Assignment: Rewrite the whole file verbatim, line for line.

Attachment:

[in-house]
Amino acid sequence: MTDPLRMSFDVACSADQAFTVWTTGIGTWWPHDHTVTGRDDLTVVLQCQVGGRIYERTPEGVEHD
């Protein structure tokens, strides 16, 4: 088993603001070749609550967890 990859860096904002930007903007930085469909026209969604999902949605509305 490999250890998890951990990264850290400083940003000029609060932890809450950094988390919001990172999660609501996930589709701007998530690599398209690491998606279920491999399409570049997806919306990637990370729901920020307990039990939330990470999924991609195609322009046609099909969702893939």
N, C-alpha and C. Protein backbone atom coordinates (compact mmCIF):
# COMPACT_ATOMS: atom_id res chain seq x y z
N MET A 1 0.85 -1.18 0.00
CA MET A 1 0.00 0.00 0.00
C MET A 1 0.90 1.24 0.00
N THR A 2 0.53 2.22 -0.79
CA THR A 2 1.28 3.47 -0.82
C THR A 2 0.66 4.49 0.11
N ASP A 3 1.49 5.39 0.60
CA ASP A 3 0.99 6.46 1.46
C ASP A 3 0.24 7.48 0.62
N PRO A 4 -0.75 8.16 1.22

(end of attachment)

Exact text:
[in-house]
Amino acid sequence: MTDPLRMSFDVACSADQAFTVWTTGIGTWWPHDHTVTGRDDLTVVLQCQVGGRIYERTPEGVEHD
């Protein structure tokens, strides 16, 4: 088993603001070749609550967890 990859860096904002930007903007930085469909026209969604999902949605509305 490999250890998890951990990264850290400083940003000029609060932890809450950094988390919001990172999660609501996930589709701007998530690599398209690491998606279920491999399409570049997806919306990637990370729901920020307990039990939330990470999924991609195609322009046609099909969702893939």
N, C-alpha and C. Protein backbone atom coordinates (compact mmCIF):
# COMPACT_ATOMS: atom_id res chain seq x y z
N MET A 1 0.85 -1.18 0.00
CA MET A 1 0.00 0.00 0.00
C MET A 1 0.90 1.24 0.00
N THR A 2 0.53 2.22 -0.79
CA THR A 2 1.28 3.47 -0.82
C THR A 2 0.66 4.49 0.11
N ASP A 3 1.49 5.39 0.60
CA ASP A 3 0.99 6.46 1.46
C ASP A 3 0.24 7.48 0.62
N PRO A 4 -0.75 8.16 1.22